The newly released findings about the A.C. Flora Booster Club’s finances are more critical than the club is saying and don’t answer key questions, the two fathers who first questioned the club almost two years ago said Monday.
The state Attorney General’s office wrote a letter to club leaders after a 6-month investigation which found no evidence of misappropriation or misuse of money. The booster club released the Aug. 7 letter Monday and said in a statement and an interview with its new president that the probe exonerated the club’s practices.
The two fathers don’t agree with that.
“The statement by the booster club paints a sunnier picture than what was in the AG letter,” said Craig Freeman, one of the parents who began asking to see the club’s books in late summer 2015.
Freeman’s reading of the letter is that investigators could not reach a final conclusion because, “There were numerous holes in the bookkeeping.
“I’m not the arbiter of justice here,” he said. “It’s the AG’s office that makes the determination of what can be proven.”
The attorney general’s office isn’t discussing the case, citing a state law that it says bars disclosure of its findings or the information the office gathered during the investigation.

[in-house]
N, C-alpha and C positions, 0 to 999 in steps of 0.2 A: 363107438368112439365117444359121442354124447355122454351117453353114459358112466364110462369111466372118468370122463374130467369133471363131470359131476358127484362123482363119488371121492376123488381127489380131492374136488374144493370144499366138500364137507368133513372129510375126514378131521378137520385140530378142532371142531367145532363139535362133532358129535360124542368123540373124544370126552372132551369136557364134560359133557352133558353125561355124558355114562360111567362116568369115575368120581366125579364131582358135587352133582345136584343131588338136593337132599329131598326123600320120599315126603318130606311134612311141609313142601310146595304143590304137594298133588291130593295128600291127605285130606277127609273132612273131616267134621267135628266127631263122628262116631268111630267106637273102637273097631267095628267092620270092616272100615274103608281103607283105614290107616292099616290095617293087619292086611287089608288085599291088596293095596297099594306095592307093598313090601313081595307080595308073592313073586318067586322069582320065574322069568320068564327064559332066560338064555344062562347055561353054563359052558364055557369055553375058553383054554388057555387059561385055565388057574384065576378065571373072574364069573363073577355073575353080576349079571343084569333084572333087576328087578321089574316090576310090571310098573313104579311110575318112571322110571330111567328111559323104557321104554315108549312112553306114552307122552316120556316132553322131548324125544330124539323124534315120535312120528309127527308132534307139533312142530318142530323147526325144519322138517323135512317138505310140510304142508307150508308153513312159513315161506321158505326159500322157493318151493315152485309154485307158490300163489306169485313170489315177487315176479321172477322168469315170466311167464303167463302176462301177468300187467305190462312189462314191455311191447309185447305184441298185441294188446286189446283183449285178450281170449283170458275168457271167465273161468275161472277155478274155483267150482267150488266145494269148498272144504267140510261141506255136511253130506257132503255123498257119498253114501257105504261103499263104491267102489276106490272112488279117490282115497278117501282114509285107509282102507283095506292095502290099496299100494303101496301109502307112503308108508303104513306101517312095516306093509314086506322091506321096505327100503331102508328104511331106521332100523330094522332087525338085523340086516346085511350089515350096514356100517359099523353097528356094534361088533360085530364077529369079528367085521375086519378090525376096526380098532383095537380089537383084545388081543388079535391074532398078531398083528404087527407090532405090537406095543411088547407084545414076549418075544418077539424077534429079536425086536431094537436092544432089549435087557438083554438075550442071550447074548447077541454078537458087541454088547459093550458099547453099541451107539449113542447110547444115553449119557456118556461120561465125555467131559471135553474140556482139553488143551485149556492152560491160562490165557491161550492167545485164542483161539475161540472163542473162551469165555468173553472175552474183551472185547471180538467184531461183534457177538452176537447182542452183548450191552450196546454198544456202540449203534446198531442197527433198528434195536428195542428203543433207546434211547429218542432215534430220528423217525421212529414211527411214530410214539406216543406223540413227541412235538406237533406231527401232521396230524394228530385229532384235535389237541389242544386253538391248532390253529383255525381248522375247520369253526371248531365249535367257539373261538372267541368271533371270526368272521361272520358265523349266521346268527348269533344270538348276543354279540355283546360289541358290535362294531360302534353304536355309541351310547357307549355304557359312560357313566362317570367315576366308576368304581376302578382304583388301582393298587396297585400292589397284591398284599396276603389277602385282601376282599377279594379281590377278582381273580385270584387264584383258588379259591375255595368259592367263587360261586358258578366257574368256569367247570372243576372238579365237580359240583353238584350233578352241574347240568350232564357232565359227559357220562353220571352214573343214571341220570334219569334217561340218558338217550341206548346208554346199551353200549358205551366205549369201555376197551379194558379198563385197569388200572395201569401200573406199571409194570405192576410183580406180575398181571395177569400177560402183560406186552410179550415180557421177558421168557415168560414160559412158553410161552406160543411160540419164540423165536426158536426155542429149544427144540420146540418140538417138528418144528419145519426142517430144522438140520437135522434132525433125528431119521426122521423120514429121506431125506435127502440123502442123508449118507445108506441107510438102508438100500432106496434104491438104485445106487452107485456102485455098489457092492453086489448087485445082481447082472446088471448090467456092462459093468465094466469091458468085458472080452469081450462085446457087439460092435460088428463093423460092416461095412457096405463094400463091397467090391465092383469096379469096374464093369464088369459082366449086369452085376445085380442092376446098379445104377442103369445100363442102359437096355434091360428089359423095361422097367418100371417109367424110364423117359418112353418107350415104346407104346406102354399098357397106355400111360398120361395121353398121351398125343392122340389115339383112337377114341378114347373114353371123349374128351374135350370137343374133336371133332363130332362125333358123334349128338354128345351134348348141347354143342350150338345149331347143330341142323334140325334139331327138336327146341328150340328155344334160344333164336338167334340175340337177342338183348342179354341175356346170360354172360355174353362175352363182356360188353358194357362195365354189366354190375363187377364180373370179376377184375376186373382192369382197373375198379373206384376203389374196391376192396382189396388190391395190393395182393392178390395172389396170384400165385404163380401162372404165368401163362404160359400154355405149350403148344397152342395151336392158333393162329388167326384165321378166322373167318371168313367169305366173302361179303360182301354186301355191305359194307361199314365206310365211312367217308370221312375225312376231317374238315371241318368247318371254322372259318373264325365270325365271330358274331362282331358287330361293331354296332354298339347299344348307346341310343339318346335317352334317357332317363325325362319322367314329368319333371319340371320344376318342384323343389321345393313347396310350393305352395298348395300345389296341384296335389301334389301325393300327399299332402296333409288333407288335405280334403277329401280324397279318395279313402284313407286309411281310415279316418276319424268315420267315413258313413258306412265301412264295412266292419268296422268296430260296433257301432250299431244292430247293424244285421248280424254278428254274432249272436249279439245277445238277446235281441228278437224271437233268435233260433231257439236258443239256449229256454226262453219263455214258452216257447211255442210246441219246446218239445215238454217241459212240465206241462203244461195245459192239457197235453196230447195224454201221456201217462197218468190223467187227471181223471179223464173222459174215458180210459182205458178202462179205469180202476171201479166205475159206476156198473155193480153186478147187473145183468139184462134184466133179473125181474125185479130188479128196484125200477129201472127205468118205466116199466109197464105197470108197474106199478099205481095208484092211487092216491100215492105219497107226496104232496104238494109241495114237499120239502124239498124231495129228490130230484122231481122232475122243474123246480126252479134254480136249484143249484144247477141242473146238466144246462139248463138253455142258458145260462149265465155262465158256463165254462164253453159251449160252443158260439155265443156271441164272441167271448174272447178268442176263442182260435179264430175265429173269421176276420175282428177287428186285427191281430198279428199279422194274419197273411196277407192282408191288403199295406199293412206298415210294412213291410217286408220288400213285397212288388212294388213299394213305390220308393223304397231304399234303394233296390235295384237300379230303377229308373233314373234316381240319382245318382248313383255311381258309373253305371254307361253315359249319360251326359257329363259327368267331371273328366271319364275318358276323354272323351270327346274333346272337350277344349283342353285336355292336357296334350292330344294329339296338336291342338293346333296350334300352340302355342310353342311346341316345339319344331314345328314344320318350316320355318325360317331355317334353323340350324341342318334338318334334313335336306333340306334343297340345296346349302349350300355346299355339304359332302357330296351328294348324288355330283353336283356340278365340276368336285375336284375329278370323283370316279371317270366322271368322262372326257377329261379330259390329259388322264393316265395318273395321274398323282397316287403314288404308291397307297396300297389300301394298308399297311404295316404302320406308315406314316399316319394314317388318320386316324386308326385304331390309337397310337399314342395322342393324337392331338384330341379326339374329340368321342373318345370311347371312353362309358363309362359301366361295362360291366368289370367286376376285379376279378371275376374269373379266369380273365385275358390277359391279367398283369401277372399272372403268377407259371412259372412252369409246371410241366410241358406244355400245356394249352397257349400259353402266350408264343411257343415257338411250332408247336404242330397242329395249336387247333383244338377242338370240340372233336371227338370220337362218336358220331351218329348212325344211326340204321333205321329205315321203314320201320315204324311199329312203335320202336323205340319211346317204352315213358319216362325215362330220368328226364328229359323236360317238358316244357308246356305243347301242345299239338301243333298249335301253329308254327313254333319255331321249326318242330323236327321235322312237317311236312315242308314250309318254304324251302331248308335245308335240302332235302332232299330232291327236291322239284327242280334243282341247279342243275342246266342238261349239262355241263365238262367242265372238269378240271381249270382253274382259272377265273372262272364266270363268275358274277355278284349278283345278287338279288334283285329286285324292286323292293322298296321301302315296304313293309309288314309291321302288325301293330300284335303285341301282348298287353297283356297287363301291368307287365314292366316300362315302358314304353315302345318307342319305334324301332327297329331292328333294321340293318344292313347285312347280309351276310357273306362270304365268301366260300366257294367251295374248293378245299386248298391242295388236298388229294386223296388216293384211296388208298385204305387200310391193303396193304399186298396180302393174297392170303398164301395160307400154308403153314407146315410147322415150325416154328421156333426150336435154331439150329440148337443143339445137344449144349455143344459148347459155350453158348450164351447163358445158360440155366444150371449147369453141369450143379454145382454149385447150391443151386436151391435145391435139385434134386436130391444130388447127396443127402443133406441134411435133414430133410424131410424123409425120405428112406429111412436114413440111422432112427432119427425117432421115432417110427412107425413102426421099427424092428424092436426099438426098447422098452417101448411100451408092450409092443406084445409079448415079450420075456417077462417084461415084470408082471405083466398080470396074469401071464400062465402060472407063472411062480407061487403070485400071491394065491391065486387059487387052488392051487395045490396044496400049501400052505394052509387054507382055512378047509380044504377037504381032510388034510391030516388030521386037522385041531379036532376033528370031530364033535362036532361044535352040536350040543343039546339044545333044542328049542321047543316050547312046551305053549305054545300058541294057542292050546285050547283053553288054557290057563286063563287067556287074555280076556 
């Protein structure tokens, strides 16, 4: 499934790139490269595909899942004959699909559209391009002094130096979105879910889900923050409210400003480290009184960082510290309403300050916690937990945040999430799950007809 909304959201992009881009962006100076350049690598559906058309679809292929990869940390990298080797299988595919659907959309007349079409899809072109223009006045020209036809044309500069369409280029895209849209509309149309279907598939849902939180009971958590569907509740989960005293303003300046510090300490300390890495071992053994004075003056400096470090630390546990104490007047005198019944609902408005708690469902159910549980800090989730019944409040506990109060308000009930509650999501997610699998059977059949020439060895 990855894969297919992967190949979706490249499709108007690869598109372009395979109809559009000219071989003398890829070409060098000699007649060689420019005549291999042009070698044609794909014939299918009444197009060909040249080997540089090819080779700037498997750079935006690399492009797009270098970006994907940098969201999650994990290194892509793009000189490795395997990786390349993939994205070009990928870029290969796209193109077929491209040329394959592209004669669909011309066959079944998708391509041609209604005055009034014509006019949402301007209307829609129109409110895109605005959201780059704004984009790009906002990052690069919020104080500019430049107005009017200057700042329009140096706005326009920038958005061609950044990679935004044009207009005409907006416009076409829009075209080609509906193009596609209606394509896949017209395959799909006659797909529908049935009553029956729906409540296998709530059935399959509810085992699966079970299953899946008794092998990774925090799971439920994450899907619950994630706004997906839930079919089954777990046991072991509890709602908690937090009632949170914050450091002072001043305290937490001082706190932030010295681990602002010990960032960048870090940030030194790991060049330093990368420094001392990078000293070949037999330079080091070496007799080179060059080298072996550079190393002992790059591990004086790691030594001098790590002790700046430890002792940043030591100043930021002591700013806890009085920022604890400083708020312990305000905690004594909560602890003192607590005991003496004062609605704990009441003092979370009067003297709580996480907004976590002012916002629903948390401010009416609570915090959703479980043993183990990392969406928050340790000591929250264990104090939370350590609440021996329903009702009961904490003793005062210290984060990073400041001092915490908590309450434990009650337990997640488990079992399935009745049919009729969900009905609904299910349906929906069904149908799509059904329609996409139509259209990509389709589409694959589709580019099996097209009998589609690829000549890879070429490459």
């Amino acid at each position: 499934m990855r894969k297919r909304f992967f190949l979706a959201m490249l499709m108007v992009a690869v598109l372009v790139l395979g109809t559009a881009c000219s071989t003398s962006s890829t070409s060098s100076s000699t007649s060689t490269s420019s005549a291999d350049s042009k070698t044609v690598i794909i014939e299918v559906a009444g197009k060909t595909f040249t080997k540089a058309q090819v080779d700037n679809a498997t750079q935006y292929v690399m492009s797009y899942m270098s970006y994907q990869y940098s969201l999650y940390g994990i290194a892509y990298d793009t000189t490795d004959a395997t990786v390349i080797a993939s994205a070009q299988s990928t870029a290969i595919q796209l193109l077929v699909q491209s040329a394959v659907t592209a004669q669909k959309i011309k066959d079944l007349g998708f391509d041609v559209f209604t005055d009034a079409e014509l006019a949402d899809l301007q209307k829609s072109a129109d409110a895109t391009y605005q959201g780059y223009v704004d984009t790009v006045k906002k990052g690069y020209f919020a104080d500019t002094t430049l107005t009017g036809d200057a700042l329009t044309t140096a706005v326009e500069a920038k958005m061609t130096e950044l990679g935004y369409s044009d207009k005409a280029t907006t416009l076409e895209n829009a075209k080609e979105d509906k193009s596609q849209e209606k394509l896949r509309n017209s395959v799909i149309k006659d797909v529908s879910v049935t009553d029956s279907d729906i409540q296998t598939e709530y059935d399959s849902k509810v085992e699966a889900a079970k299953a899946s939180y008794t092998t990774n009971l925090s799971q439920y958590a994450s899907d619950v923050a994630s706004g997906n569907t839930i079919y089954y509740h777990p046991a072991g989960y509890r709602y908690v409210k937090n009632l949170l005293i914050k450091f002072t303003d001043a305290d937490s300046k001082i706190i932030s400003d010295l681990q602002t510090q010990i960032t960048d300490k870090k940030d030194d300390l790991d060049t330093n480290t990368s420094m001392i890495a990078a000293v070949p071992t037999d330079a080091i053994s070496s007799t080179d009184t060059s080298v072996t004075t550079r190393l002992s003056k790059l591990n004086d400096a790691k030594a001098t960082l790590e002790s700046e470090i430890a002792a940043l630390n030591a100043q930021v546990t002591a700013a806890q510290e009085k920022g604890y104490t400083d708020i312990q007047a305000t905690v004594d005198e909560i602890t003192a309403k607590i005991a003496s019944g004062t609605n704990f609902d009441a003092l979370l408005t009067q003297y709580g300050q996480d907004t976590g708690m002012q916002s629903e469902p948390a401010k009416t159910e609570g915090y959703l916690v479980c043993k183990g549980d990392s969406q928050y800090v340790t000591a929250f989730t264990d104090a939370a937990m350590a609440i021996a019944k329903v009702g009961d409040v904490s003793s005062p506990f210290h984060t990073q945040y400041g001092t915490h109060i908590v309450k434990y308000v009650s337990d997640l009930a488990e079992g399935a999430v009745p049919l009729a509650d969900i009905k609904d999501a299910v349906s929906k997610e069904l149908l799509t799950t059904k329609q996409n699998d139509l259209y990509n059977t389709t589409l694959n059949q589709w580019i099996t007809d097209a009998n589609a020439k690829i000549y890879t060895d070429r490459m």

Wes Few, an attorney who teamed with Freeman in questioning the club’s finances, also disputes the club’s assertion that the findings amount to a clean bill of health.
“It’s not a clean bill of health because they (the attorney general’s office) said, ‘We want to see more from you within 90 days.’”
Few is referring to a portion of the letter from Assistant Deputy Attorney General Jared Libet which said his office would close the case after the club provides an update on bookkeeping and other changes requested by the state and suggestions from an accounting firm the club hired last year.
Few also said the club and Flora’s former principal promised him access to the club’s books. “I still haven’t seen the records that I was promised on Sept. 18, 2015,” Few said of a meeting with the school’s athletics director, baseball coach and principal.
In addition, Few said parents still have not received an accurate accounting of what he says is more than $32,000 spent on a baseball team locker room that was never built.
He said he received “at least three different” accountings for the locker room from the school, the baseball coach or the club.
“So the bottom line is it looks like over $32,000 was raised for the locker room and it’s gone, the project is no longer an active project,” Few said.
Efforts Monday by The State newspaper to get a response from the city of Forest Acres, which provided the baseball program with nearly $500,000 in tax money over a dozen years, were unsuccessful.